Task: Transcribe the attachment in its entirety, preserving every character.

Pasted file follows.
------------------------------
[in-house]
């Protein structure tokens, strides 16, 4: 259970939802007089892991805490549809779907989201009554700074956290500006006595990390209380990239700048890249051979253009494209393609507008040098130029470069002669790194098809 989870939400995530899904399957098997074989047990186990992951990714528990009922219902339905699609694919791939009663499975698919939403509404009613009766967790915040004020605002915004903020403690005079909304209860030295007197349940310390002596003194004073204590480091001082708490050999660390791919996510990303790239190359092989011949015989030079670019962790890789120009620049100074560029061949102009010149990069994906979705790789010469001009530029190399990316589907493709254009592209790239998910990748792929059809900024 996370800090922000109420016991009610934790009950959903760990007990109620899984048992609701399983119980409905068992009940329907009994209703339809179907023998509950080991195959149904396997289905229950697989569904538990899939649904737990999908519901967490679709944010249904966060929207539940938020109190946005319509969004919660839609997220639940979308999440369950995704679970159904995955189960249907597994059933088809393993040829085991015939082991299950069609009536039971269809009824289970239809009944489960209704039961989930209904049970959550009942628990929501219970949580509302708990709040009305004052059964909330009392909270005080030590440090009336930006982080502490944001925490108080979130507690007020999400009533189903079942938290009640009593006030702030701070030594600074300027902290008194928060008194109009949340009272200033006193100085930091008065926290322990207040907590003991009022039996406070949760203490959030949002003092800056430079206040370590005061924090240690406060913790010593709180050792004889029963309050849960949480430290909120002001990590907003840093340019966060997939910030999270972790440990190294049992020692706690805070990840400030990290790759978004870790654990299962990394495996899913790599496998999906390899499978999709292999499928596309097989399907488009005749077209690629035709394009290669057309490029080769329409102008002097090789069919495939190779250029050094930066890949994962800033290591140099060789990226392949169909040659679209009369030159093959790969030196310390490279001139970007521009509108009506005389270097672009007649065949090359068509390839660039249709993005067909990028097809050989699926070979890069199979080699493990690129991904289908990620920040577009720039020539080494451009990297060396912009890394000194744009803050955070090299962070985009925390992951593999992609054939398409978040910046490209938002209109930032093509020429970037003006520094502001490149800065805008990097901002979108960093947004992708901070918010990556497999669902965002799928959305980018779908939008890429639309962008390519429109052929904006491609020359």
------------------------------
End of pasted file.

[in-house]
């Protein structure tokens, strides 16, 4: 259970939802007089892991805490549809779907989201009554700074956290500006006595990390209380990239700048890249051979253009494209393609507008040098130029470069002669790194098809 989870939400995530899904399957098997074989047990186990992951990714528990009922219902339905699609694919791939009663499975698919939403509404009613009766967790915040004020605002915004903020403690005079909304209860030295007197349940310390002596003194004073204590480091001082708490050999660390791919996510990303790239190359092989011949015989030079670019962790890789120009620049100074560029061949102009010149990069994906979705790789010469001009530029190399990316589907493709254009592209790239998910990748792929059809900024 996370800090922000109420016991009610934790009950959903760990007990109620899984048992609701399983119980409905068992009940329907009994209703339809179907023998509950080991195959149904396997289905229950697989569904538990899939649904737990999908519901967490679709944010249904966060929207539940938020109190946005319509969004919660839609997220639940979308999440369950995704679970159904995955189960249907597994059933088809393993040829085991015939082991299950069609009536039971269809009824289970239809009944489960209704039961989930209904049970959550009942628990929501219970949580509302708990709040009305004052059964909330009392909270005080030590440090009336930006982080502490944001925490108080979130507690007020999400009533189903079942938290009640009593006030702030701070030594600074300027902290008194928060008194109009949340009272200033006193100085930091008065926290322990207040907590003991009022039996406070949760203490959030949002003092800056430079206040370590005061924090240690406060913790010593709180050792004889029963309050849960949480430290909120002001990590907003840093340019966060997939910030999270972790440990190294049992020692706690805070990840400030990290790759978004870790654990299962990394495996899913790599496998999906390899499978999709292999499928596309097989399907488009005749077209690629035709394009290669057309490029080769329409102008002097090789069919495939190779250029050094930066890949994962800033290591140099060789990226392949169909040659679209009369030159093959790969030196310390490279001139970007521009509108009506005389270097672009007649065949090359068509390839660039249709993005067909990028097809050989699926070979890069199979080699493990690129991904289908990620920040577009720039020539080494451009990297060396912009890394000194744009803050955070090299962070985009925390992951593999992609054939398409978040910046490209938002209109930032093509020429970037003006520094502001490149800065805008990097901002979108960093947004992708901070918010990556497999669902965002799928959305980018779908939008890429639309962008390519429109052929904006491609020359």